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Prime Finish, LLC v. ITW Deltar IPAC

United States District Court, E.D. Kentucky, Central Division, Lexington

May 12, 2017

PRIME FINISH, LLC, Plaintiff,
v.
ITW DELTAR IPAC, Defendant. and CAMEO, LLC, Intervenor Plaintiff,

          ORDER

          Gregory F. Van Tatenhove United States District Judge

         This matter is before the Court on various pretrial motions filed by Defendant ITW Deltar IPAC [R. 158, 159, 160] and Plaintiff, Cameo, LLC, [R. 190.] At the Second Final Pretrial Conference held on May 10, 2017, counsel orally indicated that all pending motions require the Court's attention but objections concerning deposition designations, counter designations, and exhibit issues may be resolved by the parties before trial. [See R. 161, 189.] As directed on the telephonic conference, the Court will address the remaining objections to proposed jury instructions at the charge conference during trial. During the charge conference, the Court will provide the parties with draft jury instructions, hear objections from both parties concerning the instructions, and issue a final ruling on the pending objections.

         1

         Defendant ITW moves to exclude testimony from Alex Boone, an investor in Prime Finish, from testifying about Cameo's claimed damages. [R. 158.] Rule 26(e)(1)(A) requires parties to supplement or correct previous Rule 26(a) disclosures if they learn “that in some material respect the disclosure or response is incomplete or incorrect.” Fed.R.Civ.P. 26(e)(1)(A). Cameo had disclosed Alex Boone, in a May 4, 2009, filing, as “the majority member/owner of Prime Finish [that] was personally present in discussions with Nick Herbert Jones and Tim Stout wherein it was agreed that Cameo would receive any early termination penalty payment from ITW…” [R. 18 at 2-3.] ITW argues that, since this initial disclosure failed to mention Mr. Boone's knowledge of Cameo's claimed damages, Mr. Boone's testimony should be limited or excluded. [R. 158 at 2-3.]

         During the May 10, 2017, telephonic conference, counsel for Cameo notified the court that prior Rule 26 disclosures had provided more comprehensive notice concerning Mr. Boone's testimony. After further review, Counsel for Cameo notified the court that the Disclosures were filed in the Record as Exhibit 3 to Docket Entry 133. [See R. 133-3.] Cameo filed these initial disclosures in the record, which included a copy of an email sent on January 25, 2016, to Lee Rosenthal, and other attorneys of record for the Defendant. [R. 192-1.] In these disclosures “Alex Boone: former CEO of Prime Finish” was noticed as a former employee or officer of Prime Finish that is “believed to have knowledge of the course of dealing and arrangements entered between the parties, the quality of the products produced on the paint lines owned by Prime Finish, LLC (“Prime Finish”) and Cameo, the termination of the Product Supply Agreement between Prime Finish and ITW Delta [sic] IPAC (“ITW), and damages…” [R. 133-3 at 1-2; R. 192 at 2-3.]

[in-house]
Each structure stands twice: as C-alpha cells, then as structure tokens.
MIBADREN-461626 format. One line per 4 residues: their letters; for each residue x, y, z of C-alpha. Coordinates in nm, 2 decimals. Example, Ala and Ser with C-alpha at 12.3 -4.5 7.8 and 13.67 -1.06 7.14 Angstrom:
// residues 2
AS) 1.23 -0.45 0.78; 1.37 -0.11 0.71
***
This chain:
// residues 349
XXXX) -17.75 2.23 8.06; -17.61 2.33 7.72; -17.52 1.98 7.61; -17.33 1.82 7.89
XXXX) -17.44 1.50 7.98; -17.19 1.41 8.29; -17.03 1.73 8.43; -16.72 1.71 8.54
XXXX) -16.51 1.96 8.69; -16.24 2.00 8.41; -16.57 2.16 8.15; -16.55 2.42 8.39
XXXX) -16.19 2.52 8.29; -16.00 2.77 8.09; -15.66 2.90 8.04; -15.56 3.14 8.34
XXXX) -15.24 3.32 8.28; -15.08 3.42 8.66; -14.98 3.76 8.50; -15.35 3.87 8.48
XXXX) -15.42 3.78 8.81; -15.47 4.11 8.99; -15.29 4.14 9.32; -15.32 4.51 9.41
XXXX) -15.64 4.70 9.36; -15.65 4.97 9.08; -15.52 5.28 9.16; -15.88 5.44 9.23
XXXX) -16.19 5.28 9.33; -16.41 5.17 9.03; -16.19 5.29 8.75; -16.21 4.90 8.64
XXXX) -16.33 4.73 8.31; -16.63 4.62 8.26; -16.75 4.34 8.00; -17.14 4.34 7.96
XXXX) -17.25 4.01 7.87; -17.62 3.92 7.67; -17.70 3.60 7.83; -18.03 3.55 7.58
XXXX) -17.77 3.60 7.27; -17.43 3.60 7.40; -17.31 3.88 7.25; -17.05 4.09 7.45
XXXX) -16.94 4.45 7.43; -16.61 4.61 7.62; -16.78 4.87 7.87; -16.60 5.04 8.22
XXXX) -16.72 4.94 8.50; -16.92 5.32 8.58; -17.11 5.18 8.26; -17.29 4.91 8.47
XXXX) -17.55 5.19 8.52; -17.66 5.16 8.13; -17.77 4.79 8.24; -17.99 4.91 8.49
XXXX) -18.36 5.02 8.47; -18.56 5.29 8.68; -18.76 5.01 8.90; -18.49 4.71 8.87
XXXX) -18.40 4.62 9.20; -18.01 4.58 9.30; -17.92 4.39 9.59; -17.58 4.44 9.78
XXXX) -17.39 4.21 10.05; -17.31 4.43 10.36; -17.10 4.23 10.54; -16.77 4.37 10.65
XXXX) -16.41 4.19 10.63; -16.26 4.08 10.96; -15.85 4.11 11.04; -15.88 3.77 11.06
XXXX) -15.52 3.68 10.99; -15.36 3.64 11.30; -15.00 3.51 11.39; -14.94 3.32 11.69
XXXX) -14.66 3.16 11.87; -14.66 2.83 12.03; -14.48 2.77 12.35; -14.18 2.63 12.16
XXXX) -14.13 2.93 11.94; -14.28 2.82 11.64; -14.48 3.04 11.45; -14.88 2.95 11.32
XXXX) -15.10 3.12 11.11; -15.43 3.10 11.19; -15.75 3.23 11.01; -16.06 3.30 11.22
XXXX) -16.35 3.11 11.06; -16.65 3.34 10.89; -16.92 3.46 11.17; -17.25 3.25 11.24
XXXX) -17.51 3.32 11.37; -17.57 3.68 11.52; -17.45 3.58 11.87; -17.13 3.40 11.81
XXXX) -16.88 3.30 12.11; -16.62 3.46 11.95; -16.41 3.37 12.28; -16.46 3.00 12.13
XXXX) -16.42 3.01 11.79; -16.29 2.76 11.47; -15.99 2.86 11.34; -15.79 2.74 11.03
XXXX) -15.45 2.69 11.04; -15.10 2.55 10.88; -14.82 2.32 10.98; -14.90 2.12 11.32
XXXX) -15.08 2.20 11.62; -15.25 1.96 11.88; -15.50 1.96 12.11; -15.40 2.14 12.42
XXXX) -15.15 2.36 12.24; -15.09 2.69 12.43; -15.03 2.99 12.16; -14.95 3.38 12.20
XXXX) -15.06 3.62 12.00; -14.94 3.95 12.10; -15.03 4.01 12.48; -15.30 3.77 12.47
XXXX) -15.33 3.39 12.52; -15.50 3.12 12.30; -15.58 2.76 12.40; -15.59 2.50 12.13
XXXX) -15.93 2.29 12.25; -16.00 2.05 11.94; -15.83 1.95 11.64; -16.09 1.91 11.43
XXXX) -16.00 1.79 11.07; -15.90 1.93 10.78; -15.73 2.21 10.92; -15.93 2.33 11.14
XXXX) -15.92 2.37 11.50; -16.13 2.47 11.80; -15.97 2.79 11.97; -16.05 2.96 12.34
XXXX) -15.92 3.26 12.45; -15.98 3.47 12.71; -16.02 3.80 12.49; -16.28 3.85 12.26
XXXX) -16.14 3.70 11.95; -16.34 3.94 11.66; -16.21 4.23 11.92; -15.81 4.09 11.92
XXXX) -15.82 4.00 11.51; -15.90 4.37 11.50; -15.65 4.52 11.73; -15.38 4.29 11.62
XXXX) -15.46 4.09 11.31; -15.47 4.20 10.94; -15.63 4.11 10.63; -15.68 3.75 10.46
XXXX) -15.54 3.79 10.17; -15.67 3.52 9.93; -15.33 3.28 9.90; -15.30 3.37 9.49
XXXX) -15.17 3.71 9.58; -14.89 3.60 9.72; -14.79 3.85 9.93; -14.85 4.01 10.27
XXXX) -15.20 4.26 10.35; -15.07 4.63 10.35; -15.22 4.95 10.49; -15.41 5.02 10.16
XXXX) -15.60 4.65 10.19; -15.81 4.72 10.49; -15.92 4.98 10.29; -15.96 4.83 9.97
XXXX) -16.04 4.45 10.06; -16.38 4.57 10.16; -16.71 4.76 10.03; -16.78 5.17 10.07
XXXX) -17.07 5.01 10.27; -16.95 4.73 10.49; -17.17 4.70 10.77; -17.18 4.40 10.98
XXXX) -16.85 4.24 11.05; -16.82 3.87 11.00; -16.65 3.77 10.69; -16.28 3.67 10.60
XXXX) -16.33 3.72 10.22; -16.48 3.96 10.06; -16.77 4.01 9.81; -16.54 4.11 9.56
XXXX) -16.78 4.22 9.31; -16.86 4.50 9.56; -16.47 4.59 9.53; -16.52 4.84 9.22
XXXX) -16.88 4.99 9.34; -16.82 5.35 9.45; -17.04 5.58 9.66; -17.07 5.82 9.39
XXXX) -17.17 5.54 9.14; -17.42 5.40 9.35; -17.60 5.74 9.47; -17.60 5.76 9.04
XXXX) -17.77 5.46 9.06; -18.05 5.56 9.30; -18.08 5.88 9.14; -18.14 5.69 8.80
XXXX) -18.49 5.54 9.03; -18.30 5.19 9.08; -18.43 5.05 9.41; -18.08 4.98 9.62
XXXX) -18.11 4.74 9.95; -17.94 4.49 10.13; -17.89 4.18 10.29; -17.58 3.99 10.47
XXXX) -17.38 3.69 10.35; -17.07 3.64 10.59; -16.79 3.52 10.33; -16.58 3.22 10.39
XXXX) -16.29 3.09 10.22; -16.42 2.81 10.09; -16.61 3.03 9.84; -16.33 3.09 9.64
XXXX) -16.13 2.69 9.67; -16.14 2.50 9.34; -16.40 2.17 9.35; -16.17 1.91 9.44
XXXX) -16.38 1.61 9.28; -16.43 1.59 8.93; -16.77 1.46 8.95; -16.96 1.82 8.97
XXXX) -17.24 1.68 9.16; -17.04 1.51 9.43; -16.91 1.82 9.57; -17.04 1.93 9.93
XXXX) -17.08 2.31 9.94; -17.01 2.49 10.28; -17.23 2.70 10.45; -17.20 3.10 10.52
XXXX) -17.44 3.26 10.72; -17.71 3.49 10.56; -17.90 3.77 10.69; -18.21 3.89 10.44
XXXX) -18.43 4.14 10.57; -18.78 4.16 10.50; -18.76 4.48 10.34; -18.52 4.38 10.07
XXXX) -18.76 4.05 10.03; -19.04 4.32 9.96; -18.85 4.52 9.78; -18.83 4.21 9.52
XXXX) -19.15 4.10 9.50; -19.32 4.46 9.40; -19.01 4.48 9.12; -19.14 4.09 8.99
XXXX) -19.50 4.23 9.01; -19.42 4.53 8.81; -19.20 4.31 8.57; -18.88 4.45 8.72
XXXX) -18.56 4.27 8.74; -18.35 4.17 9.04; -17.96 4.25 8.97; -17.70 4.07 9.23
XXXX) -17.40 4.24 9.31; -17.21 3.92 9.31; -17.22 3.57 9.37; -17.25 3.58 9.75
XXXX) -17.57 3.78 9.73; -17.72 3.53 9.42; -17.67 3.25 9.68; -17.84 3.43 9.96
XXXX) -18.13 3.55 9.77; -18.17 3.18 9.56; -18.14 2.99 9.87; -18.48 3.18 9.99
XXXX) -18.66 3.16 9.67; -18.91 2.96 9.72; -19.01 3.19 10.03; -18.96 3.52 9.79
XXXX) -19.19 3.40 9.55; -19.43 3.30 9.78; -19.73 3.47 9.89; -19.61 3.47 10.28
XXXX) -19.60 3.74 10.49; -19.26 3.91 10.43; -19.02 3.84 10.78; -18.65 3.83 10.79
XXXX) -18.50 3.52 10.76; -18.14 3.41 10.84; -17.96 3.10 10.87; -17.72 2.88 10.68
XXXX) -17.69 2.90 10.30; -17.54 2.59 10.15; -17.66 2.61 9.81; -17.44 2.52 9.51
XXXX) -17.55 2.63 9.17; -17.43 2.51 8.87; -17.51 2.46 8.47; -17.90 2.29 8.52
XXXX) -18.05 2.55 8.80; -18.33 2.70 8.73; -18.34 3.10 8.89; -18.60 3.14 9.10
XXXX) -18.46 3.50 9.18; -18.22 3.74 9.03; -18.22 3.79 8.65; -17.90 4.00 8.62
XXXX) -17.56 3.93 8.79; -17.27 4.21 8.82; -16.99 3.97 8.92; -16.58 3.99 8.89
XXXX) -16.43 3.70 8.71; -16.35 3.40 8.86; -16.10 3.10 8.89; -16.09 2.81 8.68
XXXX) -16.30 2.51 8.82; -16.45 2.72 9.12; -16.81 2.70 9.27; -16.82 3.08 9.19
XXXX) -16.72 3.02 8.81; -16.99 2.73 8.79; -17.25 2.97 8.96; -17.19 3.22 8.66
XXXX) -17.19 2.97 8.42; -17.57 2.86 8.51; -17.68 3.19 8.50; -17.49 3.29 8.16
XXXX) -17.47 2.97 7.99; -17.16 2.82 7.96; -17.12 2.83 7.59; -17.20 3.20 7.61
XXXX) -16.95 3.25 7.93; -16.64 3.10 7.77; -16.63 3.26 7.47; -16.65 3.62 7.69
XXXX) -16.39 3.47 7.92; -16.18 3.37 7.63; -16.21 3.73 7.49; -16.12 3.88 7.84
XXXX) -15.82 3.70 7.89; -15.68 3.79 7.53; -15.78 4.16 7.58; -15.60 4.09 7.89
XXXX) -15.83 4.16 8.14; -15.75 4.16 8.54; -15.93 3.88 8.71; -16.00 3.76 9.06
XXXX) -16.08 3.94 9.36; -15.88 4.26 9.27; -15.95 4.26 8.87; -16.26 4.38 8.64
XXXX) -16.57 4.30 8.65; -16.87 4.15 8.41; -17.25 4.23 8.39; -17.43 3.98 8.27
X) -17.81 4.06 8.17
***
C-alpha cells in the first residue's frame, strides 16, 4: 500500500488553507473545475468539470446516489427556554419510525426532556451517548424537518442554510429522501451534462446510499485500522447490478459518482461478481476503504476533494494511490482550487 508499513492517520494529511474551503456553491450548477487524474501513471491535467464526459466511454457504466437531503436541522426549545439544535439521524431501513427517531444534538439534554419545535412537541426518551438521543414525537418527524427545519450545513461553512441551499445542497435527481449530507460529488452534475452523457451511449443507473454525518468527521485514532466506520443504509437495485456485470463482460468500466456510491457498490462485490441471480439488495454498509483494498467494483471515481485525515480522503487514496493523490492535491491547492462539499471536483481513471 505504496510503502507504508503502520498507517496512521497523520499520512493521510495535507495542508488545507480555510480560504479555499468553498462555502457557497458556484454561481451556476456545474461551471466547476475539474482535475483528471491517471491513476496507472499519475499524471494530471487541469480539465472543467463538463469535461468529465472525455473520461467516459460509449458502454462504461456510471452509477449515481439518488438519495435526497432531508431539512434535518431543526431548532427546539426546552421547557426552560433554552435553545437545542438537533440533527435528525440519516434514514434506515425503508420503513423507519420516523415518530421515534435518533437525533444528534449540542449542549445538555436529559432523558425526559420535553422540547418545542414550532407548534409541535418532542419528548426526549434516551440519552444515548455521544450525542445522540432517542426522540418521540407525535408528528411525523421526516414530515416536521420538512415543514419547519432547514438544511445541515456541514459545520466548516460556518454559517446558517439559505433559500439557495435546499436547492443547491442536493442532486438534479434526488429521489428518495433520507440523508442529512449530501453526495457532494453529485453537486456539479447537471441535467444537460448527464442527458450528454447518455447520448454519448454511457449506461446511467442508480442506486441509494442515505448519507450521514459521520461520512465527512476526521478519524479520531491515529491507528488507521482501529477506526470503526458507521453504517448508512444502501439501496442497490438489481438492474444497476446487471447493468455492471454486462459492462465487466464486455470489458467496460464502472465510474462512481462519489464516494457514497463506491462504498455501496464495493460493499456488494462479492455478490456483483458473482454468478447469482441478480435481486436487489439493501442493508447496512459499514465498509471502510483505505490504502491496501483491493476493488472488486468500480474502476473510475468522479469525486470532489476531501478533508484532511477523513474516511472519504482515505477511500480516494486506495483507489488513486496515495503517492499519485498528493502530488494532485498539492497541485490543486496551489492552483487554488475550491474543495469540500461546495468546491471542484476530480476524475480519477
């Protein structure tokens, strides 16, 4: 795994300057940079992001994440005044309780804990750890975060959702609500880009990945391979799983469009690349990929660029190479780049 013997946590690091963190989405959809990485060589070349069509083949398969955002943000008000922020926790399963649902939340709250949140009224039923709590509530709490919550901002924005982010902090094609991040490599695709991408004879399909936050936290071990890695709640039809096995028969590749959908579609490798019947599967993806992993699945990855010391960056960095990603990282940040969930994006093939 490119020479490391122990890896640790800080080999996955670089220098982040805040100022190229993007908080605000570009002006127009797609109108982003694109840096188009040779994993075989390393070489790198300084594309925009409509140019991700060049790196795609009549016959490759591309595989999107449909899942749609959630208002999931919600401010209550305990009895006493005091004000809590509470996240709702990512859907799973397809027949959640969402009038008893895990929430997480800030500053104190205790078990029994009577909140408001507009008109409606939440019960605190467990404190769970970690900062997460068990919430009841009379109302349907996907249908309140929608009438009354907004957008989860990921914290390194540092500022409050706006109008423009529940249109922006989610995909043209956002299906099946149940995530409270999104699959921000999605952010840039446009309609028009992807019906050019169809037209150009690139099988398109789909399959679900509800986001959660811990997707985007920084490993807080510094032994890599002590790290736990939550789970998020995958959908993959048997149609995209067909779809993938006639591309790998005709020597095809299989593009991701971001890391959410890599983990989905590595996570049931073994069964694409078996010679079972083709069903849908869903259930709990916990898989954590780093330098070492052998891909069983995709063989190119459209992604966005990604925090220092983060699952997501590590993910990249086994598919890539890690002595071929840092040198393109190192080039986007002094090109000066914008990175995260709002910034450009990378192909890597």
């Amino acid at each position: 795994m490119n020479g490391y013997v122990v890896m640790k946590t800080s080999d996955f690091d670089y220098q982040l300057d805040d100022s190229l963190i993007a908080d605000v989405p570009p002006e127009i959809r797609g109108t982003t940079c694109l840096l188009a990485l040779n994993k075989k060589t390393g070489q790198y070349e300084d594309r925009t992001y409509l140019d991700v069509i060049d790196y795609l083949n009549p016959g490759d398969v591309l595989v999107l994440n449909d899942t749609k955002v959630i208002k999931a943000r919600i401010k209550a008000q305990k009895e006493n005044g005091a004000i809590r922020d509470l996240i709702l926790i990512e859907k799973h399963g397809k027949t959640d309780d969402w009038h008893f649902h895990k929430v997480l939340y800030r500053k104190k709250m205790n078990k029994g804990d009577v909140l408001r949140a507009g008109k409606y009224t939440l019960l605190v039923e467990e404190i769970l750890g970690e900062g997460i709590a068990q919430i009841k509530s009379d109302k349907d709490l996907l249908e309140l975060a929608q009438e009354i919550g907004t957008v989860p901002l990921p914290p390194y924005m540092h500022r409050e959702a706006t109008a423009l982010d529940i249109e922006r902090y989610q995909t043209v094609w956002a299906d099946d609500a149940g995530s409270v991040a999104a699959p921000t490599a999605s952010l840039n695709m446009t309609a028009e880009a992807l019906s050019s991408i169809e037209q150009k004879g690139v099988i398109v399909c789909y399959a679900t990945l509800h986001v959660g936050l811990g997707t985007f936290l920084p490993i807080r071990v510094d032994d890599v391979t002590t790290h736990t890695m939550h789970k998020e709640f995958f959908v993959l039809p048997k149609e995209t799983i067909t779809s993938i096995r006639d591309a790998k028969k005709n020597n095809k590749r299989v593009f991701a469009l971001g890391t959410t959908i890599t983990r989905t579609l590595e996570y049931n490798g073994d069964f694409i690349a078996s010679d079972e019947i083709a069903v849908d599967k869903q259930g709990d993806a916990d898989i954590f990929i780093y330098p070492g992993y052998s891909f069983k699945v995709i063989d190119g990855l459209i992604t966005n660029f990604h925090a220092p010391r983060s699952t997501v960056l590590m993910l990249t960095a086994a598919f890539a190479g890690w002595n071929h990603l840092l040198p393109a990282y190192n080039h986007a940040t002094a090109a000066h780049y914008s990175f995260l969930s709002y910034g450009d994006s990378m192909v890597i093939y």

Nevertheless, ITW argues that it has been substantially prejudiced due to untimely disclosure by Cameo. [R. 158 at 4.] The Court's scheduling order [R. 101] required Rule 26(a)(1) disclosures to be completed by May 20, 2016, and supplemental disclosures within 30 days of discovery. Later, upon the parties' joint request, discovery deadlines were continued to December 30, 2016. [R. 120.] Therefore, ITW should have been aware of the more comprehensive testimony Cameo sought to elicit from Mr. Boone pursuant to the January 25, 2016, email sent by Lynette Mayo to Defense Counsel as this email was sent well before the Court's original and continued discovery deadlines.

         In Cameo's response to Defendant's Motion in Limine to Exclude Testimony from Alex Boone on Cameo's Damages [R. 168], Cameo clarifies the Plaintiff's identification of Mr. Boone “as a witness who will testify as to ‘damages incurred' was not intended to refer to the amount of Cameo's damages, but the fact of their existence.” [R. 168.] In light of Plaintiff's disclosures, Defendant ITW has not been unfairly prejudiced and Mr. Boone's testimony should not be excluded as there do not appear to be violations of Rule 26(a) by Plaintiff. ITW has been on notice, since December 28, 2016, of the scope of Alex Boone's testimony but has chosen not to depose the witness. Accordingly, Defendant's Motion in Limine [R. 158] is DENIED. Further objections, if any, as to Mr. Boone's testimony will be considered by the Court during the course of trial.

         2

         Defendant ITW Deltar IPAC moves, in limine, for an order to Exclude Evidence and Argument by Plaintiff Cameo relating to Waiver. [R. 159.] This motion was raised after Cameo filed its Pretrial Memorandum which stated, “Cameo believes that the evidence to be adduced at trial may create a question of law as to whether ITW waived (or is estopped from asserting) any right to terminate the Agreement prior to the end of the contract term based upon the grounds set out in Section 3.4 of the Agreement.” [R. 148 at 6.] ITW argues that Cameo has not made a waiver or estoppel argument before and that Cameo was “affirmatively obligated to disclose information relating to this argument in a timely manner” in light of ITW's interrogatory that asked Cameo “for each fact or matters of opinion” that Cameo relied on to support its claim to early termination damages. [R. 159 at 2.]